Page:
Use this URL to cite or link to this record in EThOS: http://ethos.bl.uk/OrderDetails.do?uin=uk.bl.ethos.629237
Title: Non-equilibrium polymeric complex fluids
Author: Willmer, D.
Awarding Body: Nottingham Trent University
Current Institution: Nottingham Trent University
Date of Award: 2011
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Abstract:
Complex fluids are commercially- and industrially-important materials which exhibit ordering on scales much larger than atomic. Their usage is typically in non-equilibrium conditions, however traditional methods for measuring rheology are not appropriate for measuring samples with gradients present, such as temperature and concentration. In this work a safe and easy to use optical tweezer (OT) apparatus has been developed in order to facilitate the investigation of various systems during dilution or drying. In contrast to other OT setups, this equipment is safe to use without laser goggles or interlocked rooms, yet still allows full access to the microscope. Proof-of-concept experiments are performed on aqueous poly (ethylene oxide) (PEO) solutions to demonstrate the changes in viscosity and concentration over time, and the OT is then used in a rheological investigation into a commercially-relevant wormlike micelle (WLM) system, in conjunction with Diffusing Wave Spectroscopy (DWS) and traditional bulk rheology. It is shown for the first time that equimolar (eM) SDS:CAPB WLM samples can be considered ‘model’ systems, and form close approximations of Maxwellian systems on the addition of extra salt or surfactant above 0.1eM. The effect of an uncharged polymer (PEO 4M MW) on this WLM network structure was subsequently investigated; its effects are consistent with current theories of polymer-surfactant interactions. The effect of a conditioning polyelectrolyte on the network structure was also studied; its effect was highly dependent on surfactant and electrolyte concentration, but hinted at the previously unreported behaviour of a polyelectrolyte initiating micellar branching. A precursor investigation into evaporation of sessile droplets of aqueous PEO solutions is presented last, reporting a previously unseen droplet evaporation regime in which the solid deposits grow to nearly twice their starting height. This research concludes that the growth phenomena is due to the unusual solvation mechanism of PEO, and a predictive theory is presented in support of this.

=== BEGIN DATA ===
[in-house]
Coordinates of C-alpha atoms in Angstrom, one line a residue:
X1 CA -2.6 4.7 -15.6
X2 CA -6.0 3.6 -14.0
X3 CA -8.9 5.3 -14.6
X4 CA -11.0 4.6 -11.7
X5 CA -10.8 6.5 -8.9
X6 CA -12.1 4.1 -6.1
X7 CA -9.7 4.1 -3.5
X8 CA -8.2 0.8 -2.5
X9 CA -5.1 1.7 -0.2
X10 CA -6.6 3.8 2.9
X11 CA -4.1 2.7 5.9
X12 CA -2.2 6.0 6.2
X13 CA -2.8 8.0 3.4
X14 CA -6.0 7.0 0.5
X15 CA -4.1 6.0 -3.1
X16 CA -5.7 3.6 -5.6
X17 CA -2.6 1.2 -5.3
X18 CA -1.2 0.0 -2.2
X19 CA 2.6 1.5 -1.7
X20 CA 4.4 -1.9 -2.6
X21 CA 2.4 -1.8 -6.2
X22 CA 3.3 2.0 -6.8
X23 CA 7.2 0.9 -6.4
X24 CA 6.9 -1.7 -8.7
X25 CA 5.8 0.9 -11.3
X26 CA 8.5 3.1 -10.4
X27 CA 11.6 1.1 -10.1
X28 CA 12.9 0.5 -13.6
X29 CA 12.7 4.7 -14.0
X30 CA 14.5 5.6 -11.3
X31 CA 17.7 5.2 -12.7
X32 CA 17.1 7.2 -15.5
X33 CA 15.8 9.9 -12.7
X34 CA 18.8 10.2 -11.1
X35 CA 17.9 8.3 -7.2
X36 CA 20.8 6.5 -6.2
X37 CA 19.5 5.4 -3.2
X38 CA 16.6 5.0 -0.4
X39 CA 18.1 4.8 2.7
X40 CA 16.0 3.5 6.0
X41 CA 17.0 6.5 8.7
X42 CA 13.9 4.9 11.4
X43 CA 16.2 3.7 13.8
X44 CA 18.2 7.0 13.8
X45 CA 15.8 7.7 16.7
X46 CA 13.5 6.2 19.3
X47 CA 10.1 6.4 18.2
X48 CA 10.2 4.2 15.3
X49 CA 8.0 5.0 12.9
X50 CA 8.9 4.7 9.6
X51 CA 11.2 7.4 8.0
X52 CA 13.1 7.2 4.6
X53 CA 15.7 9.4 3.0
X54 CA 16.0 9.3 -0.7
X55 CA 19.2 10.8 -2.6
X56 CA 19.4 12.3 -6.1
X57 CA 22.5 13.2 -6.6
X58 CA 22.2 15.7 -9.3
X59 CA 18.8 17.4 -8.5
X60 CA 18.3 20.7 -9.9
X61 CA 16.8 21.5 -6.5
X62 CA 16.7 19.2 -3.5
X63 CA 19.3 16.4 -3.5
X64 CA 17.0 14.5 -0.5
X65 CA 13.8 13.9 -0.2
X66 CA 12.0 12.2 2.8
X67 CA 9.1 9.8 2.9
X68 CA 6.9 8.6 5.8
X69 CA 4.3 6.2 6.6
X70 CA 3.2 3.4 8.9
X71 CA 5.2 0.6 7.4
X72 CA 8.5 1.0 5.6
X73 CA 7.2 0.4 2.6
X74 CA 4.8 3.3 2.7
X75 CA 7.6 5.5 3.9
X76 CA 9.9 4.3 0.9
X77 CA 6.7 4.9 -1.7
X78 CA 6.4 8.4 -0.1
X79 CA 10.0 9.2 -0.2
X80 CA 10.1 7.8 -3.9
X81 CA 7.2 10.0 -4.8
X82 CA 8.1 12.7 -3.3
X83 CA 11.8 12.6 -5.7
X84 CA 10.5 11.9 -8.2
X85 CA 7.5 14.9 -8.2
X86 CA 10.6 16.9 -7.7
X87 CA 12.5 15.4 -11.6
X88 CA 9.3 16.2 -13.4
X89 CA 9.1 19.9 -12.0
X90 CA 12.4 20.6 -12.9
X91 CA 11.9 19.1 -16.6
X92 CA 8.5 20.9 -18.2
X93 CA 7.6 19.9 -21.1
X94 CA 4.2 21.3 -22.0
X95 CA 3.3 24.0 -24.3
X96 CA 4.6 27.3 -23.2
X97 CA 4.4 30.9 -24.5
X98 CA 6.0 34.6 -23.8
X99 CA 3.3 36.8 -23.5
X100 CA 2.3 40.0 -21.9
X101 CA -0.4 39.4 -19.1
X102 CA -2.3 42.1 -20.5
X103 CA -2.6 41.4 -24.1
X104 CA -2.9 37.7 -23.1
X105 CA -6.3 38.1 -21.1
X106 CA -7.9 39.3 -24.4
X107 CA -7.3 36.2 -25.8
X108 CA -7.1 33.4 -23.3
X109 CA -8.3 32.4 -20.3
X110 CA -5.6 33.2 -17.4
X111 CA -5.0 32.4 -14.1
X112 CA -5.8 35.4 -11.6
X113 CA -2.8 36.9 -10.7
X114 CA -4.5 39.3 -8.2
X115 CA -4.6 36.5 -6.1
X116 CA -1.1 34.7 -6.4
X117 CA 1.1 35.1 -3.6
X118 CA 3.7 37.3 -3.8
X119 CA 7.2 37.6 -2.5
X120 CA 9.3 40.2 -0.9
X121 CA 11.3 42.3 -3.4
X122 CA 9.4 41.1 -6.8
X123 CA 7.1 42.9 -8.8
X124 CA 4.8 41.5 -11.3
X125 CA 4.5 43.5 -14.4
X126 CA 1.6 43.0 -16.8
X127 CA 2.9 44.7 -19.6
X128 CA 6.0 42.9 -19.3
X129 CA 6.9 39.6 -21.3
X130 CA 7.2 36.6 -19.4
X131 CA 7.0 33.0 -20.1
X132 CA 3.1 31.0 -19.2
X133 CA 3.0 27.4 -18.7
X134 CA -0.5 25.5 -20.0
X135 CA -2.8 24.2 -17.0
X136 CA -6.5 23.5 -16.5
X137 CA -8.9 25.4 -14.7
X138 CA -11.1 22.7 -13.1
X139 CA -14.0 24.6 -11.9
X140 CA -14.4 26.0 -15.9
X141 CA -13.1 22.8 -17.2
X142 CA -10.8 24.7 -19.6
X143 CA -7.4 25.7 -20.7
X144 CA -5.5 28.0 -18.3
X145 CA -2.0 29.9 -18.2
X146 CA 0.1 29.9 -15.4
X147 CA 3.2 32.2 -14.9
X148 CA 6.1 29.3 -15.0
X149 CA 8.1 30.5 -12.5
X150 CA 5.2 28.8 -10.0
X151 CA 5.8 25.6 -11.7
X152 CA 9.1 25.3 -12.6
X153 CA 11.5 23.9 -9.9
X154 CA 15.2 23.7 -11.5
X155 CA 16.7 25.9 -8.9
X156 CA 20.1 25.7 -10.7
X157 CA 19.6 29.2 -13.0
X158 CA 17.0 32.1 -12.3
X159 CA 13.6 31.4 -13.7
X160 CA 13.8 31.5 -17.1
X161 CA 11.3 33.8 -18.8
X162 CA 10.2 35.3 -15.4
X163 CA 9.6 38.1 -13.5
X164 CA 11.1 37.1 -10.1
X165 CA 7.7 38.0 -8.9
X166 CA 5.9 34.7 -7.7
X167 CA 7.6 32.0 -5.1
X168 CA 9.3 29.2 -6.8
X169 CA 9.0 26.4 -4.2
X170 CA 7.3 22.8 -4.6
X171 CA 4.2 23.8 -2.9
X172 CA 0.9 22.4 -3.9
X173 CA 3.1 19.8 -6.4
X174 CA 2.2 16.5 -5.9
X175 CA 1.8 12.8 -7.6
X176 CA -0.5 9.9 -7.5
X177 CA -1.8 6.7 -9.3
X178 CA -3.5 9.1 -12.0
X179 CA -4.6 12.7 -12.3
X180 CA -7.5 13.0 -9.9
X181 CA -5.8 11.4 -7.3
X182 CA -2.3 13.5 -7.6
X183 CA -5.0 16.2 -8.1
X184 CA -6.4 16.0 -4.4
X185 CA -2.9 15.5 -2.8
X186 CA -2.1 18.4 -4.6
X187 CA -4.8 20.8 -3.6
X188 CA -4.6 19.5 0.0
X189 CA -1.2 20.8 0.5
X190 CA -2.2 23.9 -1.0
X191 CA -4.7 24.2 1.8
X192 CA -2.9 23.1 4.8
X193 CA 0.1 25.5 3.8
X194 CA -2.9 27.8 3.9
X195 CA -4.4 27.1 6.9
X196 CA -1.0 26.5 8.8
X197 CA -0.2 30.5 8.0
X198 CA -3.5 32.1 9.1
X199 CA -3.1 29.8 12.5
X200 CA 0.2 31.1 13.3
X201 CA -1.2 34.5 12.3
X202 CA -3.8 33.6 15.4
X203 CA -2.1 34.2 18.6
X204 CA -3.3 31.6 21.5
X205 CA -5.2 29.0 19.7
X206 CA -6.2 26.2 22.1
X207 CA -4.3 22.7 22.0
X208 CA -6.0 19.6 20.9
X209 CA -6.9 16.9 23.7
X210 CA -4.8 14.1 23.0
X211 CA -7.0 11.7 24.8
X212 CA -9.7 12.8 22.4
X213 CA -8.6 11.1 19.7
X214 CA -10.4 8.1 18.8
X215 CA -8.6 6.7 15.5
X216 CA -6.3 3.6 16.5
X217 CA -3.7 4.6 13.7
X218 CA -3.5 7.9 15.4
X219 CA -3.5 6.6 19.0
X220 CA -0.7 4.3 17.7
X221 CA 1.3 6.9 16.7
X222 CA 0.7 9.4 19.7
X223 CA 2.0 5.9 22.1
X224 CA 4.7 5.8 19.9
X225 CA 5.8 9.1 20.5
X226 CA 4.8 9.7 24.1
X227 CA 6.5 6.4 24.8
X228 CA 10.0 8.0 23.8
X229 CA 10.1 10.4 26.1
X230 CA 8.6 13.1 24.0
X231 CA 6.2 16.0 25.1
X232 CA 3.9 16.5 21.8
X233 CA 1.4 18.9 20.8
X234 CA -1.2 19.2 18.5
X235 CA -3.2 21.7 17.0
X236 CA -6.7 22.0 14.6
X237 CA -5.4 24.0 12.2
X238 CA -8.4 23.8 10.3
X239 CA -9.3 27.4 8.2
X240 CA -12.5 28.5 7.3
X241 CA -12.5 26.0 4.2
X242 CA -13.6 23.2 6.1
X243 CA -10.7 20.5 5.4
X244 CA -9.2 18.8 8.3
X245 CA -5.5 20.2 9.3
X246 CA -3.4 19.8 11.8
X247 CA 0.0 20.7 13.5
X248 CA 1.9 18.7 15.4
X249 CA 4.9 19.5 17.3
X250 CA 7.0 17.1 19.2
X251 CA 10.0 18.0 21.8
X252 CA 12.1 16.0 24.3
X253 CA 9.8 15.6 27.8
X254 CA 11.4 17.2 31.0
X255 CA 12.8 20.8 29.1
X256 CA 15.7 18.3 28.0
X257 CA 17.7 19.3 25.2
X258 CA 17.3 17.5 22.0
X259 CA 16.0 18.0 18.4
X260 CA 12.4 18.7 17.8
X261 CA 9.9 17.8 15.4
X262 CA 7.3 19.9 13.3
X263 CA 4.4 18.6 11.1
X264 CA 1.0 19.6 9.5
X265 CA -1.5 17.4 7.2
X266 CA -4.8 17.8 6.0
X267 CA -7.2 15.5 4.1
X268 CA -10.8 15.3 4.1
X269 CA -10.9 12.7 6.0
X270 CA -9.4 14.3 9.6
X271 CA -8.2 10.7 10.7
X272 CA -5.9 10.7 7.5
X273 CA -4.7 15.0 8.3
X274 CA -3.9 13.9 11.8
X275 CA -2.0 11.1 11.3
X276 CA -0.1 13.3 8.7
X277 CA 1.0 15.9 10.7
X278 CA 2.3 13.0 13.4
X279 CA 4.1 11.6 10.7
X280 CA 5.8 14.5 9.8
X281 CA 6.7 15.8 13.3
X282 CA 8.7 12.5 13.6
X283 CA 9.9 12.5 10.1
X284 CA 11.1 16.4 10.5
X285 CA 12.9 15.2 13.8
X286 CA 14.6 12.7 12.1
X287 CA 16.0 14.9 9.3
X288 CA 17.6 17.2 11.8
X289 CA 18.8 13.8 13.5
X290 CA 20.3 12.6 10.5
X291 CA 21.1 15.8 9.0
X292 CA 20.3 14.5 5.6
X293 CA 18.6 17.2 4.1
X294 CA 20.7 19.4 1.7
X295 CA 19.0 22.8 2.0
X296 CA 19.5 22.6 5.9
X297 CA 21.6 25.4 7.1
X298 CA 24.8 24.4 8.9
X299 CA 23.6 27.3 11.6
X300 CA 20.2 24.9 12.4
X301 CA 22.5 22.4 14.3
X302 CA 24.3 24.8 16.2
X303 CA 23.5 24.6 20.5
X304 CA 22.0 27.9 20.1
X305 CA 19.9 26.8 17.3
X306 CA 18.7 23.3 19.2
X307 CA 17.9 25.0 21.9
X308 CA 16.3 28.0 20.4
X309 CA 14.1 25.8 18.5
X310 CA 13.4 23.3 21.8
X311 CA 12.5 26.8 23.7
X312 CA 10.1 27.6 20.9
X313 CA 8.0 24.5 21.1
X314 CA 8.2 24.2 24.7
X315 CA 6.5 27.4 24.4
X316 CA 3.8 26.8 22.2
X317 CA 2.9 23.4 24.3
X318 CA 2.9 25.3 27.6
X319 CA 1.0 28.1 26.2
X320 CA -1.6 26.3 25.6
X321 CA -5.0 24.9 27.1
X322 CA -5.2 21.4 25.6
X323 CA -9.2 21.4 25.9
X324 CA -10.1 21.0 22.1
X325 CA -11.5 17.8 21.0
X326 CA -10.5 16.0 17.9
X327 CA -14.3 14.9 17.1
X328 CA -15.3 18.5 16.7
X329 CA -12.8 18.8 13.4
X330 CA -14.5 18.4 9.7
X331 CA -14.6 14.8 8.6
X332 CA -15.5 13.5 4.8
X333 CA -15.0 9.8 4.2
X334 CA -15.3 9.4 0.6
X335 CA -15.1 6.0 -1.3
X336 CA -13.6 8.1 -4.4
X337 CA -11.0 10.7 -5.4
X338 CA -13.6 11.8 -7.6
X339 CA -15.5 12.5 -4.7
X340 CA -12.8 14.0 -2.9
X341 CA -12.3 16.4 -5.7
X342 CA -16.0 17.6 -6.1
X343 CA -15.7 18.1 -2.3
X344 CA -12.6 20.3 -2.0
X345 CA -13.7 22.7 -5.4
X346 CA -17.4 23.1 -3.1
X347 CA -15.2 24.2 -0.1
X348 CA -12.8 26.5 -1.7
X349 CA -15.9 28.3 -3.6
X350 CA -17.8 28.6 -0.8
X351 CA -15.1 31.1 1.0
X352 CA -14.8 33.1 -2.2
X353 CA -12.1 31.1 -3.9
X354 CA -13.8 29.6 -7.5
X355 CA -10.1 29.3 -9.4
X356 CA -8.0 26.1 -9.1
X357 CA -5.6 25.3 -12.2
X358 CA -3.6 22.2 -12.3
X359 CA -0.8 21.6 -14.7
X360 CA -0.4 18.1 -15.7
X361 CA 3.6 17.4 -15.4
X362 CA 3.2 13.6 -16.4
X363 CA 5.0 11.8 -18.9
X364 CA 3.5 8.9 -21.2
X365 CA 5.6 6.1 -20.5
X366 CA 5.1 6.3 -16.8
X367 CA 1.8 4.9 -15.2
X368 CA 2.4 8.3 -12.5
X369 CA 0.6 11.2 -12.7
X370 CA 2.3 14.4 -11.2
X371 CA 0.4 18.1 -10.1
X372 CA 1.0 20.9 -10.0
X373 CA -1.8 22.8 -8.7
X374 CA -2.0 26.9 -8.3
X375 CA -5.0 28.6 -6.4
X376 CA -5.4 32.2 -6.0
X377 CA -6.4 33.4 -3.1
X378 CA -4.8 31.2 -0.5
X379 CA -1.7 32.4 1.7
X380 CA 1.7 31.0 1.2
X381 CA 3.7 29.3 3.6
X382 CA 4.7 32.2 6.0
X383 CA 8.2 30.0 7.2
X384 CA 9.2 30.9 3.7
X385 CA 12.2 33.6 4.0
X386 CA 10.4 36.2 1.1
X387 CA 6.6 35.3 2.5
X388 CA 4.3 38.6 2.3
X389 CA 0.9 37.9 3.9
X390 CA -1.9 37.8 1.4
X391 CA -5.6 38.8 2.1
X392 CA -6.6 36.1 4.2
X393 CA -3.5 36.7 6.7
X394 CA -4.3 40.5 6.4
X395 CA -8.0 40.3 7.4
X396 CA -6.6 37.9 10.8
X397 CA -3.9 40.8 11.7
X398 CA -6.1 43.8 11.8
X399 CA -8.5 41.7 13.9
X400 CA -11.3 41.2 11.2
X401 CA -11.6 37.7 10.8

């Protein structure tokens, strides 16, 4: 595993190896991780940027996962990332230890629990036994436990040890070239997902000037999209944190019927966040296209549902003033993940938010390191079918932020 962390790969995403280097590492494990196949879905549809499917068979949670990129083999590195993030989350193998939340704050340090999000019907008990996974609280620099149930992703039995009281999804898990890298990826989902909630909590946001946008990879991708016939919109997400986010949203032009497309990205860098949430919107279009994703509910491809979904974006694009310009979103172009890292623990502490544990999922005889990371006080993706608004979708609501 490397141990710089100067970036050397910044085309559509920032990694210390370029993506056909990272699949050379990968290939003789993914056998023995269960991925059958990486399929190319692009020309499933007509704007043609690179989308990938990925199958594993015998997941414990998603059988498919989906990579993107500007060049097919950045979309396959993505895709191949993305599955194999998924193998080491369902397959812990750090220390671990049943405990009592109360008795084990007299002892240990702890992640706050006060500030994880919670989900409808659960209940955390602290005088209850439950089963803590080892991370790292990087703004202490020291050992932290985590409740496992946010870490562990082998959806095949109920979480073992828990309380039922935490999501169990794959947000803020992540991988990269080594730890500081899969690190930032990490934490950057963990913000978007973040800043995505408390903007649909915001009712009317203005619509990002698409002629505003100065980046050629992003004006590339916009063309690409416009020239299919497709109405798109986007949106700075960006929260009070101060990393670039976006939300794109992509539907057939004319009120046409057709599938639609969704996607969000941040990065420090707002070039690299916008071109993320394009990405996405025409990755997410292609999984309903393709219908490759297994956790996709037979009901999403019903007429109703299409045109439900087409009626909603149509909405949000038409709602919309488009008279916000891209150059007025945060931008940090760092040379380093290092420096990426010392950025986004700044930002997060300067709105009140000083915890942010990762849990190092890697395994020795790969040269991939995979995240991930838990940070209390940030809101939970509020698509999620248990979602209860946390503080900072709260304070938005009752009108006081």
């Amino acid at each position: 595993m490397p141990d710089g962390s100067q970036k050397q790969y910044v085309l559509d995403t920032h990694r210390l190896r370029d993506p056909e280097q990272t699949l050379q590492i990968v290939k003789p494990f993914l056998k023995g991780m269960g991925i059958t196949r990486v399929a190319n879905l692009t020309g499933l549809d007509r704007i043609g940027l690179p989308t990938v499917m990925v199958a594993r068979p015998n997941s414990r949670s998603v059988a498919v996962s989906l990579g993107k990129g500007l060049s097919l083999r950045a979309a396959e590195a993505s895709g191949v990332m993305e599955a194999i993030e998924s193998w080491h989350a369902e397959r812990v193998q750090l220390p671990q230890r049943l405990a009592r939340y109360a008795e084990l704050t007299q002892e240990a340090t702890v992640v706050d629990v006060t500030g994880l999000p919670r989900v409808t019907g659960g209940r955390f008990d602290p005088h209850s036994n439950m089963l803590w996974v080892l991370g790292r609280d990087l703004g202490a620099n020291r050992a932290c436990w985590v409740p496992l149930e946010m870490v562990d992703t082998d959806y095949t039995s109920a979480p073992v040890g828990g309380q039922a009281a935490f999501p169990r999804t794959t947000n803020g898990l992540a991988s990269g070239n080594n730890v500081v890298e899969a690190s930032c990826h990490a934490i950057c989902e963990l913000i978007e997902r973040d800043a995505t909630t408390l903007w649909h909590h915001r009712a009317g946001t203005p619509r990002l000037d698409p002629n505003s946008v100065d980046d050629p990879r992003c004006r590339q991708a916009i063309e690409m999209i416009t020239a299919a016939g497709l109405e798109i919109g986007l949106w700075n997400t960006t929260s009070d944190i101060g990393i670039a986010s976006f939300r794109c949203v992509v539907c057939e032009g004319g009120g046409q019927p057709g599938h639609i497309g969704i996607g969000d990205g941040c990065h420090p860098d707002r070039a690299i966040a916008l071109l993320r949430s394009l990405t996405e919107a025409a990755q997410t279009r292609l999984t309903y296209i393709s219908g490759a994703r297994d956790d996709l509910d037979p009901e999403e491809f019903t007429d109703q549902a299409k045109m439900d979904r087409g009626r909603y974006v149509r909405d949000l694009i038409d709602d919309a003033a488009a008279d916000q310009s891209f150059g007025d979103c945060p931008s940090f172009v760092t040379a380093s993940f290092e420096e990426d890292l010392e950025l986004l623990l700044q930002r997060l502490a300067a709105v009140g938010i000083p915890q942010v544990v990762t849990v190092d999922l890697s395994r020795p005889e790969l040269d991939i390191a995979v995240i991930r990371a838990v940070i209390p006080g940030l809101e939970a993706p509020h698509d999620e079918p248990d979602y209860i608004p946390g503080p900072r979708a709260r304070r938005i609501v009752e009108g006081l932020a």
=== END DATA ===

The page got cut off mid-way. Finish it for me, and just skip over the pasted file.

Supervisor: Not available Sponsor: Not available
Qualification Name: Thesis (Ph.D.) Qualification Level: Doctoral
EThOS ID: uk.bl.ethos.629237  DOI: Not available
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